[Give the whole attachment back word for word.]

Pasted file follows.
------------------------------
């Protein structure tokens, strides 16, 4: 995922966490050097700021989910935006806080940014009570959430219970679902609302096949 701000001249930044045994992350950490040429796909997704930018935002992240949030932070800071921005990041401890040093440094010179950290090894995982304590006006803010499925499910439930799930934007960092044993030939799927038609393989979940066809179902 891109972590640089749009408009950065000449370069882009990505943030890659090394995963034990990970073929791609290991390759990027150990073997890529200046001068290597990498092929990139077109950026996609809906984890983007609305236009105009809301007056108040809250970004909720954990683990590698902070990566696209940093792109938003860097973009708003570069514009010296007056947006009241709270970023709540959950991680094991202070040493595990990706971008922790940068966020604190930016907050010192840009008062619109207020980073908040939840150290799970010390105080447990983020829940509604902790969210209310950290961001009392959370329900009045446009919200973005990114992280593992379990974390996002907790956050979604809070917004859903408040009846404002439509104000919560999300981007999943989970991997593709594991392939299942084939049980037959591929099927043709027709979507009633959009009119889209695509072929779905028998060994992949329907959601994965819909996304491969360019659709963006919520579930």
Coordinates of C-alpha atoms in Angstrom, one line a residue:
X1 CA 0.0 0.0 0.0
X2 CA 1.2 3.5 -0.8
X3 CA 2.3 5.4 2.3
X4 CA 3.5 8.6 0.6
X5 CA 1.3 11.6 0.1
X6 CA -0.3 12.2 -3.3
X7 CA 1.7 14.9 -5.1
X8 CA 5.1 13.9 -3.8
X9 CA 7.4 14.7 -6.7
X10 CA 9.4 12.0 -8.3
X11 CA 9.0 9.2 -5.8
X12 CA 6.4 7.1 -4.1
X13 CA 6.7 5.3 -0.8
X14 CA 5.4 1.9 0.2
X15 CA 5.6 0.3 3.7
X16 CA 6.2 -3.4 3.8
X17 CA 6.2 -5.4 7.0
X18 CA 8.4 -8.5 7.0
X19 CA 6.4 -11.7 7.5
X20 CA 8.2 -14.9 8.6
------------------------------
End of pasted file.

């Protein structure tokens, strides 16, 4: 995922966490050097700021989910935006806080940014009570959430219970679902609302096949 701000001249930044045994992350950490040429796909997704930018935002992240949030932070800071921005990041401890040093440094010179950290090894995982304590006006803010499925499910439930799930934007960092044993030939799927038609393989979940066809179902 891109972590640089749009408009950065000449370069882009990505943030890659090394995963034990990970073929791609290991390759990027150990073997890529200046001068290597990498092929990139077109950026996609809906984890983007609305236009105009809301007056108040809250970004909720954990683990590698902070990566696209940093792109938003860097973009708003570069514009010296007056947006009241709270970023709540959950991680094991202070040493595990990706971008922790940068966020604190930016907050010192840009008062619109207020980073908040939840150290799970010390105080447990983020829940509604902790969210209310950290961001009392959370329900009045446009919200973005990114992280593992379990974390996002907790956050979604809070917004859903408040009846404002439509104000919560999300981007999943989970991997593709594991392939299942084939049980037959591929099927043709027709979507009633959009009119889209695509072929779905028998060994992949329907959601994965819909996304491969360019659709963006919520579930």
Coordinates of C-alpha atoms in Angstrom, one line a residue:
X1 CA 0.0 0.0 0.0
X2 CA 1.2 3.5 -0.8
X3 CA 2.3 5.4 2.3
X4 CA 3.5 8.6 0.6
X5 CA 1.3 11.6 0.1
X6 CA -0.3 12.2 -3.3
X7 CA 1.7 14.9 -5.1
X8 CA 5.1 13.9 -3.8
X9 CA 7.4 14.7 -6.7
X10 CA 9.4 12.0 -8.3
X11 CA 9.0 9.2 -5.8
X12 CA 6.4 7.1 -4.1
X13 CA 6.7 5.3 -0.8
X14 CA 5.4 1.9 0.2
X15 CA 5.6 0.3 3.7
X16 CA 6.2 -3.4 3.8
X17 CA 6.2 -5.4 7.0
X18 CA 8.4 -8.5 7.0
X19 CA 6.4 -11.7 7.5
X20 CA 8.2 -14.9 8.6